Mr Teo Hin Sieng ,70, has been living alone in his 2-room flat in Toa Payoh for more than 10 years. The retired factory worker has gotten used to the feeling of loneliness over the years, and relies on his faithful guitar to keep him company.

“I like the guitar, you can say that it’s my best friend,” he said with a smile.

Sitting on the sofa, he strummed his guitar and serenaded individuals painting his door with his favorite songs.

These individuals were some of the 1,000 people taking part in Singapore’s largest clean-up event, Home Sweet Home, on the morning of Jul 8. Organized by Habitat for Humanity, the inaugural event saw participants cleaning and re-painting the homes of 120 beneficiaries in Chai Chee, Toa Payoh and Redhill in an effort to improve their living conditions.

“We are the only country in the world without a shelter problem,” said Ms Usha Menon, 53, a member of Habitat for Humanity’s board of directors. “But when you go into the 1-room, 2-room apartments today, you will know the kind of problem we face in Singapore, where we have elderly who are living all by themselves.”

One such elderly is 66-year-old Mr Mr Low Chin Hee. He has been living alone for 17 years in a shoebox apartment in Chai Chee. The retiree recounted taking over his family business at the age of 13, and attributed overworking in his youth to his health’s decline. At 40, he had a stroke and was forced to retire.

He now gets by with a monthly allowance of $500 from the public assistance scheme.

Despite the tough circumstances, Mr Low remained jovial as he joked with the participants.

“I used to be very handsome, had the ‘curry-pok’ haircut and [wore] flared pants. Other people couldn’t pull it off but I could,” he shared with a laugh.

Another elderly living in Chai Chee is 68-year-old Mdm Rahmah Binte Daud. With no children to call her own, she has been living alone in a 1-room flat since her husband’s death 21 years ago.

“Ever since the passing of my husband in 1996, I’ve been living alone and it has been lonely. These participants come over and while helping me, we have small conversations and I tell them stories about how this area has changed over the years,” she said, grateful for the companionship.

Having grown up in a 4-room flat, 28-year-old Mr Caleb Low admitted that prior to the event, he never knew that shoebox flats still existed in Singapore. He had never witnessed such conditions before and was shocked by what he saw. He felt that the experience was really meaningful as it opened his eyes to the plight of these vulnerable elderly.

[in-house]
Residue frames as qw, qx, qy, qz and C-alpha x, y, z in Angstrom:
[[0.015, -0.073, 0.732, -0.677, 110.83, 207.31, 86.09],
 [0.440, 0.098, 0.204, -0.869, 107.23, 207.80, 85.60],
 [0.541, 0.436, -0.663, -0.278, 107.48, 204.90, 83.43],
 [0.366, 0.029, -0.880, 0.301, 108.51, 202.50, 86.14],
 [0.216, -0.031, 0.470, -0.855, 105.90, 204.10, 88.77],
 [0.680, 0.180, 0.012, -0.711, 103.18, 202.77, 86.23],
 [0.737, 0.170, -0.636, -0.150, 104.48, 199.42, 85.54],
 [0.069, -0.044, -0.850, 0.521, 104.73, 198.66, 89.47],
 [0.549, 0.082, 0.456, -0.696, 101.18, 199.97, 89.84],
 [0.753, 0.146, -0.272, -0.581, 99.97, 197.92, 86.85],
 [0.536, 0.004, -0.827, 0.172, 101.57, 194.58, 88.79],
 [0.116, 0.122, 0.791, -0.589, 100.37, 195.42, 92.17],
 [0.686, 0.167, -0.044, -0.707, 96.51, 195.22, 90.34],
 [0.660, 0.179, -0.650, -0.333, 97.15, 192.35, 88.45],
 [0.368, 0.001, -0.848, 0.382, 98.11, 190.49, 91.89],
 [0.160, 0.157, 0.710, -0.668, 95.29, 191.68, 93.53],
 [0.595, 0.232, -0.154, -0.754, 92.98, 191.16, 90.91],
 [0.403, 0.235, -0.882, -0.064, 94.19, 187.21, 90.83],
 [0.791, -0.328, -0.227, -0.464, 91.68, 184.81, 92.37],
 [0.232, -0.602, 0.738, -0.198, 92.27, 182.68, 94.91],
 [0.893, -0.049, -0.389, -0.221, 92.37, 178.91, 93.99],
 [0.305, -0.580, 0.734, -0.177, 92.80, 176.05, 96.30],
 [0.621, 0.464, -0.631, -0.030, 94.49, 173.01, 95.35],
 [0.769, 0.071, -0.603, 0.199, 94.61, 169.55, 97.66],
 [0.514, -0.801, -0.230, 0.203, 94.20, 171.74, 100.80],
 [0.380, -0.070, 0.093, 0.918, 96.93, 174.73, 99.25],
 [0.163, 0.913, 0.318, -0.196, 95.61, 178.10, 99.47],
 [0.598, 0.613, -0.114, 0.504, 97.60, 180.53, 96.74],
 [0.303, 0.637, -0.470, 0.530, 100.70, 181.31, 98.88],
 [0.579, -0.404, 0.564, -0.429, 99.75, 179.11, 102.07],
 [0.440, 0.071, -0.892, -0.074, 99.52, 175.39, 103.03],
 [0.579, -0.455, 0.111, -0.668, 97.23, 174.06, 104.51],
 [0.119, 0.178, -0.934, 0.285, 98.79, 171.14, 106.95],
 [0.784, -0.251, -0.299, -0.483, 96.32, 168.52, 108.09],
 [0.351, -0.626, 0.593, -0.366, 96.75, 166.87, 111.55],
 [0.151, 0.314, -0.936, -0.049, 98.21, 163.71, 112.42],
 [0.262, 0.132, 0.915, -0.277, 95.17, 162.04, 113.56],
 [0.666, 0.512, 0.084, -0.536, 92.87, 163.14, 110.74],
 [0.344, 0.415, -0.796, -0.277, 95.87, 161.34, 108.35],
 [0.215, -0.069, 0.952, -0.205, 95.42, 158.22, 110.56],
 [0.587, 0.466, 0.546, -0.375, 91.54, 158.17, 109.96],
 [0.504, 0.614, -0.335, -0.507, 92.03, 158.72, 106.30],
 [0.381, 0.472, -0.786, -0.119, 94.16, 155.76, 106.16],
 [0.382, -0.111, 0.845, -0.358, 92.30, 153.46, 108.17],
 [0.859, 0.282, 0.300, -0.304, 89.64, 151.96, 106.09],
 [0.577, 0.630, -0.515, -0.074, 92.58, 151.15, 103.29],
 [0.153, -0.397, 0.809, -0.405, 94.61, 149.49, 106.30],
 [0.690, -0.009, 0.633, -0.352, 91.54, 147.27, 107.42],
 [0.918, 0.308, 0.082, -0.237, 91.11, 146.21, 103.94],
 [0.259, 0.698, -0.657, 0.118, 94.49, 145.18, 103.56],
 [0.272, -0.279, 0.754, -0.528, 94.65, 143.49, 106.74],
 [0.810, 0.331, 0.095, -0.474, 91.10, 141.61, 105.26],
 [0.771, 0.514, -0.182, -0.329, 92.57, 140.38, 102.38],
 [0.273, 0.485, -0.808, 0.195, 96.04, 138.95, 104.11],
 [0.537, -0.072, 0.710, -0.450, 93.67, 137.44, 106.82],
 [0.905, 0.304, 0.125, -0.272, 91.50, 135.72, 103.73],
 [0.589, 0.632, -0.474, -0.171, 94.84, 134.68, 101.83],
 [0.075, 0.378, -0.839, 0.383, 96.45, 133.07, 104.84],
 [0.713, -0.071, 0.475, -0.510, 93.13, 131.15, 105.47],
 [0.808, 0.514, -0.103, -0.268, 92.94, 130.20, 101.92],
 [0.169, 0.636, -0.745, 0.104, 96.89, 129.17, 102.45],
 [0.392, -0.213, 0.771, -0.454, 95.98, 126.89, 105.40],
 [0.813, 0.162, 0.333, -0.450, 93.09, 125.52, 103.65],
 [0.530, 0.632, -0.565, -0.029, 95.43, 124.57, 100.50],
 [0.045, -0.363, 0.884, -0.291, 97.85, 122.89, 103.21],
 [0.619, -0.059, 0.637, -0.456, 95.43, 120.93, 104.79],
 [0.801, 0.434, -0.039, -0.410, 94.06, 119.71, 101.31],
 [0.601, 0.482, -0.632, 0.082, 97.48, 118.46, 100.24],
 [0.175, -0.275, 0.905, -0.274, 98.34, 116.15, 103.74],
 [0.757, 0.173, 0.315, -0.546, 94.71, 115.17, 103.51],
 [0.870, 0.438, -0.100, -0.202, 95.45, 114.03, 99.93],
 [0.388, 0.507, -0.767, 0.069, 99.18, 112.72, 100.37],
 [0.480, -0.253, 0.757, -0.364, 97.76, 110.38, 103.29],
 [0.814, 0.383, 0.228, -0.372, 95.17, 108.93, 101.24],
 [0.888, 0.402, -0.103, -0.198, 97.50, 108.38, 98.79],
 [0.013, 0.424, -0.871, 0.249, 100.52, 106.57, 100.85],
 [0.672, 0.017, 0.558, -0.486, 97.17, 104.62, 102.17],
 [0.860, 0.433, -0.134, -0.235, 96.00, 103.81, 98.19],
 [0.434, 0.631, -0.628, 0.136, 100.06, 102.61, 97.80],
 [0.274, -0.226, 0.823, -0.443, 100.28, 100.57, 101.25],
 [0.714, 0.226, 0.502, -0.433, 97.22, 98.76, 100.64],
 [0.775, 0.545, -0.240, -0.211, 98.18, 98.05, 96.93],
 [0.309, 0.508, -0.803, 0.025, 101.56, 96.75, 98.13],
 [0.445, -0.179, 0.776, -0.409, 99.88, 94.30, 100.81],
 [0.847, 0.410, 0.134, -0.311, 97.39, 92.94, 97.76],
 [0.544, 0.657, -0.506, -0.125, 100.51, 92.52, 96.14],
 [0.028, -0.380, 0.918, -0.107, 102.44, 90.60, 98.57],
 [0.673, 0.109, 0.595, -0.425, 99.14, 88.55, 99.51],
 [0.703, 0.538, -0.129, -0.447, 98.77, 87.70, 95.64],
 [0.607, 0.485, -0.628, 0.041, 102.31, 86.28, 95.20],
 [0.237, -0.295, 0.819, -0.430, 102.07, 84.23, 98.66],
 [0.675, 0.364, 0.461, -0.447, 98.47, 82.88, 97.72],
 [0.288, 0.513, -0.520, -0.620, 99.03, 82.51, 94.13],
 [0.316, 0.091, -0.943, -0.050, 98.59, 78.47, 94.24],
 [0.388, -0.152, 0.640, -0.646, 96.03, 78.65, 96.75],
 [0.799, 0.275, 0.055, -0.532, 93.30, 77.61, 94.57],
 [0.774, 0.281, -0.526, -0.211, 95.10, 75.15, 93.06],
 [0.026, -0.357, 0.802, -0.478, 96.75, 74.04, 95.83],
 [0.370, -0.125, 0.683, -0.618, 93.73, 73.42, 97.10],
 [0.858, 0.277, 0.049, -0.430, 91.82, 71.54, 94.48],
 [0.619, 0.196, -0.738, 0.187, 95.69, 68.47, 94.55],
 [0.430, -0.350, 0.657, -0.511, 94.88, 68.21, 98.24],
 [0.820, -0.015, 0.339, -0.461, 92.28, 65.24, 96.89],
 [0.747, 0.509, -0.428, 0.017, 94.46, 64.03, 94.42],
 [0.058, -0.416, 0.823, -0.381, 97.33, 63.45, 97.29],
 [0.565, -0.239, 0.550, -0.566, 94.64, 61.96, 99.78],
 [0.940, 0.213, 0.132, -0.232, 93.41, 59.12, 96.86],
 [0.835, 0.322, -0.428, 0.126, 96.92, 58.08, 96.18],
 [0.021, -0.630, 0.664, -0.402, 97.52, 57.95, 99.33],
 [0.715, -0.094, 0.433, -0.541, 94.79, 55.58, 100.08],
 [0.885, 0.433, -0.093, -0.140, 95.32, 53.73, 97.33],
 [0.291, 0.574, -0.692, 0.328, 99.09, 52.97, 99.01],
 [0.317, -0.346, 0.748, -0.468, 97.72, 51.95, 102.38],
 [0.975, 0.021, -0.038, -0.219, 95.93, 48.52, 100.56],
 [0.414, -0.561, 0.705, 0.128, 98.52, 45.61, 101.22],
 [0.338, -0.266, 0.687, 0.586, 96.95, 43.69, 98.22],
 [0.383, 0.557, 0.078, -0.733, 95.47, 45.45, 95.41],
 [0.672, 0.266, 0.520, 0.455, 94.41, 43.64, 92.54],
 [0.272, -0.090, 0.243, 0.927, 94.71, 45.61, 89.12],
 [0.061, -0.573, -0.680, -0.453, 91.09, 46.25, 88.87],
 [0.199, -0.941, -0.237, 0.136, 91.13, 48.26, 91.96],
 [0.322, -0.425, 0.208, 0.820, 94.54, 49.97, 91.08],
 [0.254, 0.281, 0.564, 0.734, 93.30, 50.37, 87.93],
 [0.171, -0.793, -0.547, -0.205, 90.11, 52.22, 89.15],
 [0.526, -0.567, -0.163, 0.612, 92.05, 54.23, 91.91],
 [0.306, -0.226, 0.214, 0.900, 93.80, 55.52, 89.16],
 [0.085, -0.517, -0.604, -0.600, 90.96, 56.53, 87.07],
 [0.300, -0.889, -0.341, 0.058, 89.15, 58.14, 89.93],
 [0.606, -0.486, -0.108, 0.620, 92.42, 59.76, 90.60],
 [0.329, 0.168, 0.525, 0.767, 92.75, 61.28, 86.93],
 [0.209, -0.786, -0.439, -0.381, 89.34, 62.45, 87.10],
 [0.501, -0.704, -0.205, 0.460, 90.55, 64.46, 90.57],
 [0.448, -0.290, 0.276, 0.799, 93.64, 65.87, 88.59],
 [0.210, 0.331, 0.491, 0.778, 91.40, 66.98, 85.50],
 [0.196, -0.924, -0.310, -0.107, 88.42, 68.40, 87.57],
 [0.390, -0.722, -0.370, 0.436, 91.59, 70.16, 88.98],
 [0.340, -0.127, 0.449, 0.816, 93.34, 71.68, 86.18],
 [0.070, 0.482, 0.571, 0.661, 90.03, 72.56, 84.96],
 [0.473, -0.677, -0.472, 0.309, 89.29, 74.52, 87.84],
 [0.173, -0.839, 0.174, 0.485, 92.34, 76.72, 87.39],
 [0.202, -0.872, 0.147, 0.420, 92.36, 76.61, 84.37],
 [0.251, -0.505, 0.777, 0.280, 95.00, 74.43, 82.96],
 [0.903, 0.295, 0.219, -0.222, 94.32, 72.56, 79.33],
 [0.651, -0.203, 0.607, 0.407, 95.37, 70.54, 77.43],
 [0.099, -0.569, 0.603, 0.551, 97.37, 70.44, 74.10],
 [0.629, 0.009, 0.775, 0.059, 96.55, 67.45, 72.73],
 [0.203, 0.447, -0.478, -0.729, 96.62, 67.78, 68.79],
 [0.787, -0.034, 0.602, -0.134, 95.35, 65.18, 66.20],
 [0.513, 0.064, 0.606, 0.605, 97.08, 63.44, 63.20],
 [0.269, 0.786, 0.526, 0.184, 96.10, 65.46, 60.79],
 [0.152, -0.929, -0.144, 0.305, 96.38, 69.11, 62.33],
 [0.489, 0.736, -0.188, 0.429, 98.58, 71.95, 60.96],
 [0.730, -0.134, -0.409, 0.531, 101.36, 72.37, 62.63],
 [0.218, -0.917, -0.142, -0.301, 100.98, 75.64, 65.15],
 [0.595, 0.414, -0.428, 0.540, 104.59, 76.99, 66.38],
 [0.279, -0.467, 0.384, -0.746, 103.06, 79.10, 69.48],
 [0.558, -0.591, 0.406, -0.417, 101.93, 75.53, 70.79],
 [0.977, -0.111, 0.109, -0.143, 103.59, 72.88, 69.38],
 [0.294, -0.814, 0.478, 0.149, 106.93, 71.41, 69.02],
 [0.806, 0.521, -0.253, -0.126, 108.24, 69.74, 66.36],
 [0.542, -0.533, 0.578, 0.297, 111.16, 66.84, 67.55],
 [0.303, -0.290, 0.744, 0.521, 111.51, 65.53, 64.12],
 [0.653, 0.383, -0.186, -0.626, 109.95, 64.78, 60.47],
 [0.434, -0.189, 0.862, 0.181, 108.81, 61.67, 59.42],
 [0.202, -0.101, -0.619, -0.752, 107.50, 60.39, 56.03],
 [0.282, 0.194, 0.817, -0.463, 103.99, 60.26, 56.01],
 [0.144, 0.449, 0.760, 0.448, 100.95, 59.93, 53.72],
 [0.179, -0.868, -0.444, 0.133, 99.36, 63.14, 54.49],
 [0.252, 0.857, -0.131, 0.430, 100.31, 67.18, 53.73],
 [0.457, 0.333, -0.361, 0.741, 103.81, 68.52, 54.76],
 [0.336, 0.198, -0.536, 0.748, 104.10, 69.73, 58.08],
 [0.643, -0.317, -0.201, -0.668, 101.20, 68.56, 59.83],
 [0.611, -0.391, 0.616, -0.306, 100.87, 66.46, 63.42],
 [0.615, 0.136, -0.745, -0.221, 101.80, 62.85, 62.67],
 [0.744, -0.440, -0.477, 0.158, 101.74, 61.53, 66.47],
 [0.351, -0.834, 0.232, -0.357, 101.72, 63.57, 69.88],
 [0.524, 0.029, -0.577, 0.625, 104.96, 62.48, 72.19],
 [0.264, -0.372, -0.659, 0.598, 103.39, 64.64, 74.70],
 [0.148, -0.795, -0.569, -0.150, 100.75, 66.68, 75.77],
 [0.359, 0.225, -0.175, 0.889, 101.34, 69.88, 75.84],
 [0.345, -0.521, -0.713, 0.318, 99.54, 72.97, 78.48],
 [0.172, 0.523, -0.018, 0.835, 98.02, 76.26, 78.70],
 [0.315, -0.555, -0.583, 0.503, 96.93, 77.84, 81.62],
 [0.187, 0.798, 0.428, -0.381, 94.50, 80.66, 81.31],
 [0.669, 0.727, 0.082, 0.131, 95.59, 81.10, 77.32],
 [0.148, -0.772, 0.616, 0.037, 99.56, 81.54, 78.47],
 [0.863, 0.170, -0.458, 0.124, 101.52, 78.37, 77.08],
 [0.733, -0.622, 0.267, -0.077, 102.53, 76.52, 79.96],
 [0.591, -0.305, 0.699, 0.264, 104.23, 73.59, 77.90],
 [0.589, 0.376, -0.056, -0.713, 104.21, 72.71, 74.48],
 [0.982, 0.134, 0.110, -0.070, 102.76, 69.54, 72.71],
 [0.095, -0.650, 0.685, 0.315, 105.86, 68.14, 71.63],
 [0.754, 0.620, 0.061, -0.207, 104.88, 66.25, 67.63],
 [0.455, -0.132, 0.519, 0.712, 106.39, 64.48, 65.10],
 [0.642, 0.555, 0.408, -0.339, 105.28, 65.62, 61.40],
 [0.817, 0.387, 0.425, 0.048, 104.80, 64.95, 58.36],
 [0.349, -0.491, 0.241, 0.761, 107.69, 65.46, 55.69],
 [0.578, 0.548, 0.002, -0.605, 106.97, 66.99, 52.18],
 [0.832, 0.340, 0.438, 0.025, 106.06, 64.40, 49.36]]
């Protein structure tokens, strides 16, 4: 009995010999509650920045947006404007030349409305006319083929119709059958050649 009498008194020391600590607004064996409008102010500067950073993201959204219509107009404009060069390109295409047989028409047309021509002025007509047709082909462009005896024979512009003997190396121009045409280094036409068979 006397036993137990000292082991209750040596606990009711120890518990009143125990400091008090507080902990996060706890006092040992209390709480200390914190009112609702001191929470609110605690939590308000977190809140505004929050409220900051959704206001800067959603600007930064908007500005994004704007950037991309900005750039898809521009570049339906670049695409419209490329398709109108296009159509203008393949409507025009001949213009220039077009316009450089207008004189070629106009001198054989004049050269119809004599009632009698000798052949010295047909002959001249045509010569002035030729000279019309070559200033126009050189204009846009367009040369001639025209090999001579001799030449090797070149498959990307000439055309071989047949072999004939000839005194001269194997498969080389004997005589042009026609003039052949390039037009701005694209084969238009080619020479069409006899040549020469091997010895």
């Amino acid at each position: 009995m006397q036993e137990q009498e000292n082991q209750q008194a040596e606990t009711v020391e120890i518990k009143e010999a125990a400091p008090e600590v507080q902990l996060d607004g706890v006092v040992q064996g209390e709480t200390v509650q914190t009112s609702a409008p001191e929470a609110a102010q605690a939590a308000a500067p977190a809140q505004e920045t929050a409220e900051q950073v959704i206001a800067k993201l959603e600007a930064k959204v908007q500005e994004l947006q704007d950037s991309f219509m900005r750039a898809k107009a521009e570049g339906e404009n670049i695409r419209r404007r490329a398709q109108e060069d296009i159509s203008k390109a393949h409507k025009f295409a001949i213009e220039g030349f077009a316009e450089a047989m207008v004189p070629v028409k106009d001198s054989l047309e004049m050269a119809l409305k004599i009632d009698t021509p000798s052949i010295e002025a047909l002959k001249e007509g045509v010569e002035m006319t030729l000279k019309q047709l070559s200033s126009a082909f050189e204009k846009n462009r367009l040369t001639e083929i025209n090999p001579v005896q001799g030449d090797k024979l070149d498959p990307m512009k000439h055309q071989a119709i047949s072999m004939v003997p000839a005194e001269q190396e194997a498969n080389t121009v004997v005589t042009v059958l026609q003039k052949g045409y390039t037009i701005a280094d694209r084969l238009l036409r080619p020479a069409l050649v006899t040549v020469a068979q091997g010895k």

29-year-old participant from Allegis, Ms Riqha Moorthy agreed. She was participating in the event as part of her company’s Corporate Social Responsibility. She found the experience rewarding as it has given her a chance to see a side of Singapore that she has never seen before. She said: “We don’t usually hear about these elderly people because we are comfortably living in our five room flats and stuff. The Pioneer generation built the country but they are the most neglected, so I feel the need to help.”

She added: “You don’t think much about volunteering when you are younger but now as I am older, I see the need to volunteer more.”

Hoping that his son will learn to give back to the community when he grows up, 37-year-old Mr Thomas, brought his 2-year-old toddler to the event. He said: “When we start bringing him to such activities from young, he will feel comfortable volunteering when he’s older.”

Besides cleaning up homes of the elderly, participants also picked up litter in the surrounding housing estates.

Minister for Social and Family Development Mr Tan Chuan-Jin, guest of honor at the event, visited the elderly of Chai Chee estate before heading to the post-event carnival.

There, he placed a note of encouragement to participants onto a mural of the late Mr Lee Kuan Yew, who pioneered cleaning efforts in Singapore, before presenting sponsors and partners of Home Sweep Home with tokens of appreciation.

Encouraging people to supporting such community outreach events, Mr Tan said: “When we volunteer regularly to make a difference, not only will society change, but there will be change within ourselves.”